The African Poaching Crisis & America’s Responsibility
Following Secretary of State Hillary Clinton’s speech on the poaching crisis, the U.S. International Conservation Caucus held a hearing to focus the American government’s response to threats to African stability and American security from increasingly aggressive poaching networks.
Witness testimonies were given by leaders in conservation:
Dr. J. Michael Fay – Senior Conservationist, Wildlife Conservation Society & Explorer-in-Residence with the National Geographic Society,
Ian J. Saunders – Director of The African Environmental Film Foundation &
Founder of The Tsavo Trust,
& David Barron – Founder of ICCF
Video of the testimonies can be found on ICCF’s website
From the Interational Conservation Caucus Foundation:
“Unless the United States takes strong action to combat the illegal poaching and trade of wildlife, terrorist groups will be increasingly fortified with funding and safe havens in Africa from which to launch attacks against the United States and our global interests.”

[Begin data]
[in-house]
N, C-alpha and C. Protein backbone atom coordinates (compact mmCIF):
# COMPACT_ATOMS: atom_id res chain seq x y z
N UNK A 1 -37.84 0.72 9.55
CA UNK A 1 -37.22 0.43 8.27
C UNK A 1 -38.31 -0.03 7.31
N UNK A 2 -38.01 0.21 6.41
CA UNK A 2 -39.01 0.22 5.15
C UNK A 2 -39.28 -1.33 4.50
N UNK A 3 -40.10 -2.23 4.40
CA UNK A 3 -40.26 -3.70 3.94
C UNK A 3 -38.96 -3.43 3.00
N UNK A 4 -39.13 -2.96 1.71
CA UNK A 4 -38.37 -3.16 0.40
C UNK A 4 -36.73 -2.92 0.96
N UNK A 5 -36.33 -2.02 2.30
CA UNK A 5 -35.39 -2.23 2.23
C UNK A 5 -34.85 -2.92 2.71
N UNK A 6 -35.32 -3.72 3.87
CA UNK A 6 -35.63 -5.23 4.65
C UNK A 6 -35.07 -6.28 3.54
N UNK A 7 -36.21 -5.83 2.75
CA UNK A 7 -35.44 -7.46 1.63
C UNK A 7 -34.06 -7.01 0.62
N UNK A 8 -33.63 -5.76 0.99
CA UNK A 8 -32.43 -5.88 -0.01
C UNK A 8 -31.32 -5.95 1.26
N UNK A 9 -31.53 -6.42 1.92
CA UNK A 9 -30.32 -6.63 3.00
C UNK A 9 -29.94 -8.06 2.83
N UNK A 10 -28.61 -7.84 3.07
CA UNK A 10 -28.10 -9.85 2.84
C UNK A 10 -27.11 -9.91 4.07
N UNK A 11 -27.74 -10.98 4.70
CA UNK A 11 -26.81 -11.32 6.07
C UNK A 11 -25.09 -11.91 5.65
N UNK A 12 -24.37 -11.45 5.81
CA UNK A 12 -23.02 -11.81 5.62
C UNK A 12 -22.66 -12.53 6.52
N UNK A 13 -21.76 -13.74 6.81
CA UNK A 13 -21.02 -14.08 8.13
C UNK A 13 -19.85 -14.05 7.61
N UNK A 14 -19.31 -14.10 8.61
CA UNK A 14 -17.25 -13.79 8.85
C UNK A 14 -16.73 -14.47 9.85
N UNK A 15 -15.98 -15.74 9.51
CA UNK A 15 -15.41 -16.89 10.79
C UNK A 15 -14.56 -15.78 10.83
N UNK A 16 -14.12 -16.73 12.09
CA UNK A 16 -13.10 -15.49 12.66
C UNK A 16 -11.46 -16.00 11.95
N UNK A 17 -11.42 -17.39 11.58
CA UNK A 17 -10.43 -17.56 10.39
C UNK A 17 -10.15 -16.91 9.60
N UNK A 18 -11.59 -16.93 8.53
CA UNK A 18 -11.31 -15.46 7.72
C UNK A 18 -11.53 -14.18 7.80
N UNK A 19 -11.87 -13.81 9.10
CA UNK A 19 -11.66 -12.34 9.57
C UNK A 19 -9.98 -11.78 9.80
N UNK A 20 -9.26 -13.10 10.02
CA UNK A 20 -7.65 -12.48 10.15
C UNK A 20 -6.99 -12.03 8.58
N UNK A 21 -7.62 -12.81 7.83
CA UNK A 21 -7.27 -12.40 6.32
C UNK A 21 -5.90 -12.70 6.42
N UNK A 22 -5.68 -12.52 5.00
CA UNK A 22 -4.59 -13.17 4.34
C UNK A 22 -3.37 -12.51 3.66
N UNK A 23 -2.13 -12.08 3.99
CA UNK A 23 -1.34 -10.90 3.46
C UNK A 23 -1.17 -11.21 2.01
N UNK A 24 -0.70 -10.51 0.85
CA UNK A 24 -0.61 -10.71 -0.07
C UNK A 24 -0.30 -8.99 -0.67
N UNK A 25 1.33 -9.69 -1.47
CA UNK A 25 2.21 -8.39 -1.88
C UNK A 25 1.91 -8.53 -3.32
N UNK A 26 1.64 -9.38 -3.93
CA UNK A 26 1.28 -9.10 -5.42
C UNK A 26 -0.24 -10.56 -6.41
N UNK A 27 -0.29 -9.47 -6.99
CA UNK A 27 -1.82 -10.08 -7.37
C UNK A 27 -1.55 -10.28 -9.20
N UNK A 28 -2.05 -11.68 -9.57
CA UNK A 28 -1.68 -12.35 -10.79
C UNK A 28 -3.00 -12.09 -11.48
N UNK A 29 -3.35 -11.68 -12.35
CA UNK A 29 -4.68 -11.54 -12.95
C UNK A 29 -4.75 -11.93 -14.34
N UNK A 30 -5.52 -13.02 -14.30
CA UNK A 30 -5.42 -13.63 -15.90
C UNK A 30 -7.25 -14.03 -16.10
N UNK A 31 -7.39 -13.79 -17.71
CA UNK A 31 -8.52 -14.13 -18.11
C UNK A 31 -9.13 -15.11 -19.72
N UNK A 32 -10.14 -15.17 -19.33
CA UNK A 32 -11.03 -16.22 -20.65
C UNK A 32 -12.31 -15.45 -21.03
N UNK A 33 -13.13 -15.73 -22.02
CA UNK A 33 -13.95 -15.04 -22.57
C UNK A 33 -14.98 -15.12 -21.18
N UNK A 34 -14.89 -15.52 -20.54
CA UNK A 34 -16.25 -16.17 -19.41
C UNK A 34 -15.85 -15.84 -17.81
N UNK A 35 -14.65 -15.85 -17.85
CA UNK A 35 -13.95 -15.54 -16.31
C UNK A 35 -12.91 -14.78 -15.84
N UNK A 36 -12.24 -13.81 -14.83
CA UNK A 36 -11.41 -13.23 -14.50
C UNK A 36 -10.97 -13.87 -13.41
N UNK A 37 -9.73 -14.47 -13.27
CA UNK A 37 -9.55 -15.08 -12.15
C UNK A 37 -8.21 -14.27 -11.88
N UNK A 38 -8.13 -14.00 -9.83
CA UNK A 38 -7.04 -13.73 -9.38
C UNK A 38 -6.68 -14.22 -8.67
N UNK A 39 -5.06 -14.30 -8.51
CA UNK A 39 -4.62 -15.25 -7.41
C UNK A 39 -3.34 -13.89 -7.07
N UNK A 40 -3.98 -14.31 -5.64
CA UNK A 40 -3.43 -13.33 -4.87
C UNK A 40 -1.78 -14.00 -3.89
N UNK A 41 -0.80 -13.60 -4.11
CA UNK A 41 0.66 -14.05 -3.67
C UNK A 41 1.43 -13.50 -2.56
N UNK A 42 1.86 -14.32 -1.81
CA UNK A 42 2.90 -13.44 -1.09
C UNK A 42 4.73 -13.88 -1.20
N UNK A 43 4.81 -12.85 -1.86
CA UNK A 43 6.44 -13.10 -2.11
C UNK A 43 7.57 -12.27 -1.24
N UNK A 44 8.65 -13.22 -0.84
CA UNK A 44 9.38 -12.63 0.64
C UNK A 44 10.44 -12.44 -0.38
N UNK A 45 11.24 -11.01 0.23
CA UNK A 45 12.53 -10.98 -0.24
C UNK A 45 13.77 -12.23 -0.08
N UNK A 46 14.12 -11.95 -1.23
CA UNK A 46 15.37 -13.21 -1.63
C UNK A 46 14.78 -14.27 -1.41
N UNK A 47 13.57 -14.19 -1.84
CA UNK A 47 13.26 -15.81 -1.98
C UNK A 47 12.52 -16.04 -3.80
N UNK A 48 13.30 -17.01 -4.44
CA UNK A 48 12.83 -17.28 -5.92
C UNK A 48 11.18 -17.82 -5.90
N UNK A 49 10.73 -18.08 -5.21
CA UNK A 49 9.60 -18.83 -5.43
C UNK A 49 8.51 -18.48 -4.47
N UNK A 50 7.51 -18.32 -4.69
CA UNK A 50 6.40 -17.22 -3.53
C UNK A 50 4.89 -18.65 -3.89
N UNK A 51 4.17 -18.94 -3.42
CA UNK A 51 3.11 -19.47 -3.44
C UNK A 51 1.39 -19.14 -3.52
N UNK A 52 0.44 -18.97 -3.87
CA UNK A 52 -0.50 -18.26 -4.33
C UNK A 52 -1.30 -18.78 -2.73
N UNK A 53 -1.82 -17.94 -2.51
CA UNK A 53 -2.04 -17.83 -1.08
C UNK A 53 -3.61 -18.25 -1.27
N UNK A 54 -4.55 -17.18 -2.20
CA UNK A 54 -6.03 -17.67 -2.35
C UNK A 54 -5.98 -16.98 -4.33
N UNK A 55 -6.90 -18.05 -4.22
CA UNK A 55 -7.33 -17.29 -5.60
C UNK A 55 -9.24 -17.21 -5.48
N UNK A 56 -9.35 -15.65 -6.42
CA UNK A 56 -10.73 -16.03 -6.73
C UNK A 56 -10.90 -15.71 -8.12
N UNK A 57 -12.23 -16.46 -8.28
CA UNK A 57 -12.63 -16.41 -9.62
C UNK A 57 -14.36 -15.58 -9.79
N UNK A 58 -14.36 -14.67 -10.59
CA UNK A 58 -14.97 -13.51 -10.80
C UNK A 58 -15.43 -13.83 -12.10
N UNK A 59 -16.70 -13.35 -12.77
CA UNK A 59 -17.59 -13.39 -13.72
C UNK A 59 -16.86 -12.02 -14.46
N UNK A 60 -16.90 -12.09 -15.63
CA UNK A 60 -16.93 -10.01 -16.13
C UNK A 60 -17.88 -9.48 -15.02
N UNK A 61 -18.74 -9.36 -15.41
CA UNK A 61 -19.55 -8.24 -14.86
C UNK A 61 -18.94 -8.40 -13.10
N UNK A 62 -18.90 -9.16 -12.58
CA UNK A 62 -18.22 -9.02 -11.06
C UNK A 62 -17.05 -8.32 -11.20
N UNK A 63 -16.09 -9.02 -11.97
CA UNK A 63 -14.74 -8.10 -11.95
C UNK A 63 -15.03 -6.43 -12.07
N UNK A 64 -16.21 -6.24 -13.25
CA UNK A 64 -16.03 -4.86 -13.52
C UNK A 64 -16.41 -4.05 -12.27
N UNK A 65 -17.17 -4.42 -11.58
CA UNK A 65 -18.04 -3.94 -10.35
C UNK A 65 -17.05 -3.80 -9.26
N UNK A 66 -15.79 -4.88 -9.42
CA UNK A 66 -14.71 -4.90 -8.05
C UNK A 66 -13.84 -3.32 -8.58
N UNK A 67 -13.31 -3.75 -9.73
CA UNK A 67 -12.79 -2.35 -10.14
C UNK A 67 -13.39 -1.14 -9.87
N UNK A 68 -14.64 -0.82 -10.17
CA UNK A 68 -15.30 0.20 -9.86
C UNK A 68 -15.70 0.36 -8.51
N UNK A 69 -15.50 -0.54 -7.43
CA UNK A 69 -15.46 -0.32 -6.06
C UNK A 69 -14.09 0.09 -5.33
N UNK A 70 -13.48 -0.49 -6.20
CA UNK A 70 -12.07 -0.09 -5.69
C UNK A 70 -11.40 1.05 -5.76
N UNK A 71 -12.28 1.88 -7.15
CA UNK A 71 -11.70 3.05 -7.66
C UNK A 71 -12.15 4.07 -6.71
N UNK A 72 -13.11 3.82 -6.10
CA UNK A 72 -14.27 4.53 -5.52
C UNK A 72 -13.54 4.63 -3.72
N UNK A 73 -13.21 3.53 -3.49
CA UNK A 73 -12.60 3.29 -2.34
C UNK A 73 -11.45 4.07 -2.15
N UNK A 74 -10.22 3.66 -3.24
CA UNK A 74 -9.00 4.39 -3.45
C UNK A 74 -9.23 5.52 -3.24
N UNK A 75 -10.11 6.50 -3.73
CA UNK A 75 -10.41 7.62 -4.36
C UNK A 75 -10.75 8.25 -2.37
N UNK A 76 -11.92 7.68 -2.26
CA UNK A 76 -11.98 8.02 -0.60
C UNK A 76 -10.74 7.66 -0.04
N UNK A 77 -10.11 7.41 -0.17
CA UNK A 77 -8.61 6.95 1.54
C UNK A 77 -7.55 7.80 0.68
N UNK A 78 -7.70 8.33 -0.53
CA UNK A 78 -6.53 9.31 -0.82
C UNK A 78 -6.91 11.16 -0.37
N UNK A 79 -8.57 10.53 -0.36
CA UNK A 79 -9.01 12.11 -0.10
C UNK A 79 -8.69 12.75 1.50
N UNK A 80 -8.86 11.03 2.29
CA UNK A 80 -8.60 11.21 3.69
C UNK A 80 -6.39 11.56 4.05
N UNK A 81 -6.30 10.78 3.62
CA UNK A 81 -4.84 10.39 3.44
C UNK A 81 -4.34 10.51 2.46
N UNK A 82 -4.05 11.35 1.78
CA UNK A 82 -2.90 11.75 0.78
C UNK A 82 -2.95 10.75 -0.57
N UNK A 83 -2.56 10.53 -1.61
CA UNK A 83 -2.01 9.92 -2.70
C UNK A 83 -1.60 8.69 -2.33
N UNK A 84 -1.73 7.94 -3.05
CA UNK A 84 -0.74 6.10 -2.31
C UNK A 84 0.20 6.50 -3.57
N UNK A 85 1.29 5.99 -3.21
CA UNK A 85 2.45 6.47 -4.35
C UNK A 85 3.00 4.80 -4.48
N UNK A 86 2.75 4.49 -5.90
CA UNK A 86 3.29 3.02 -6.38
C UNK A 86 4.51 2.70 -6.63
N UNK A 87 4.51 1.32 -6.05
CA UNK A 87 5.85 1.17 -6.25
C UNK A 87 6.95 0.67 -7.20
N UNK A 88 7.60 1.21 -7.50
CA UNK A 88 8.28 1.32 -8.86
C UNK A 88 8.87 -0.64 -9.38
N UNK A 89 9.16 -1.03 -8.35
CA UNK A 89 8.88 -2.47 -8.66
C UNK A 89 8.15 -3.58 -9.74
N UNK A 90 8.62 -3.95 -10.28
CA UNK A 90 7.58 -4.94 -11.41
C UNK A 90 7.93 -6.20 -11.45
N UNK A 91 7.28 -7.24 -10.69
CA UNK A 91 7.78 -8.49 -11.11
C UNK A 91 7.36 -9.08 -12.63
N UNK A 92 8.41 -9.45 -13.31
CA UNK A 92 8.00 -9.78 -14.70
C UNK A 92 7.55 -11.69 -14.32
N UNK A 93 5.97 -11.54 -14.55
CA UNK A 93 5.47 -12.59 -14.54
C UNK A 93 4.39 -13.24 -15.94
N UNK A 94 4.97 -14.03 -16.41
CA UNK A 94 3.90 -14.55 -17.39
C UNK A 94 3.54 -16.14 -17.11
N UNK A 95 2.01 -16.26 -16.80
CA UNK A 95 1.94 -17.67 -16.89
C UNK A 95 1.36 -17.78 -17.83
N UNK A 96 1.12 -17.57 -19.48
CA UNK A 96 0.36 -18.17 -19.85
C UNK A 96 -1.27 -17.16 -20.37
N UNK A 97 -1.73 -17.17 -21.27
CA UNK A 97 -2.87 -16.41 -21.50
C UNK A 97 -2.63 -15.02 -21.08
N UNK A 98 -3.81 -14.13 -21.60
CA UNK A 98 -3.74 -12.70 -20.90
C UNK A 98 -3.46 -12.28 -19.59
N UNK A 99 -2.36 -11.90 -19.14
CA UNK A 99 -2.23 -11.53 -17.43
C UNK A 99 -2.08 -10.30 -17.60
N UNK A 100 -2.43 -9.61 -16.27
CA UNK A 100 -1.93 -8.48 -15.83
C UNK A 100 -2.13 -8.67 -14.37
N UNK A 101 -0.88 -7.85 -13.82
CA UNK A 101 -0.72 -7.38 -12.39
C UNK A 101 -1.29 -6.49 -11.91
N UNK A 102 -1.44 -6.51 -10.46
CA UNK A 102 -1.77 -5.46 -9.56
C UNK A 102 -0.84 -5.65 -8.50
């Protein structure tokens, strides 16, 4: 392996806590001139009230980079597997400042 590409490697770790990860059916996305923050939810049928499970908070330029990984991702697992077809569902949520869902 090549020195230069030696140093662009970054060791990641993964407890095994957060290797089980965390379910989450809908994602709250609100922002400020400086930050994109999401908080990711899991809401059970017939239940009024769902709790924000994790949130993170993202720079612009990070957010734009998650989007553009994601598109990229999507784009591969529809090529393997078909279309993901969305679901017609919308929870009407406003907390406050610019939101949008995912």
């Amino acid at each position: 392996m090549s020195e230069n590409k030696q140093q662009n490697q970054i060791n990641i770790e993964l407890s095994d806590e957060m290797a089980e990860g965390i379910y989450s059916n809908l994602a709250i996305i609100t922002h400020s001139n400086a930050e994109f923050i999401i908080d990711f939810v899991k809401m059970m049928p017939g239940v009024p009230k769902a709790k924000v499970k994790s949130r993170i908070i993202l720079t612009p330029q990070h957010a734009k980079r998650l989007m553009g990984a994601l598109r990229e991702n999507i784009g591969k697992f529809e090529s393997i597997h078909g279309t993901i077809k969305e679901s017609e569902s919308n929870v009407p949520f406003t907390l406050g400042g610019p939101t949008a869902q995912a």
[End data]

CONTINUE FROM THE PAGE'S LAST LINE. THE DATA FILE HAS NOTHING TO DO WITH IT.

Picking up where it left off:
– David Barron, ICCF Founder
On November 15th, Rep. Ed Royce (R-CA) and Sen. Sheldon Whitehouse (D-RI), co-chairs of the International Conservation Caucus, held a bipartisan, bicameral caucus hearing to address the global poaching crisis. Poaching is financing terrorist and violent organizations, and increasingly brutal poaching operations are creating war zones between poachers and park rangers. Deteriorating governance in these areas is undermining stability and economies in the region and threatening U.S. interests.
Evidence is mounting that Al-Shabab, an al-Queda affiliate, and the Lord’s Resistance Army are using these illegal animal products to fund their brutal campaigns of violence throughout the region. The revelation of increasing involvement of militias and transnational crime networks in poaching activities elevates a conservation issue to a global security and foreign policy issue. Rep. Royce noted: “The U.S. has a lot of experience and some successes denting drug cartels, international arms traffickers, and terrorist networks – knowledge and lessons that could be brought to bear against these networks.”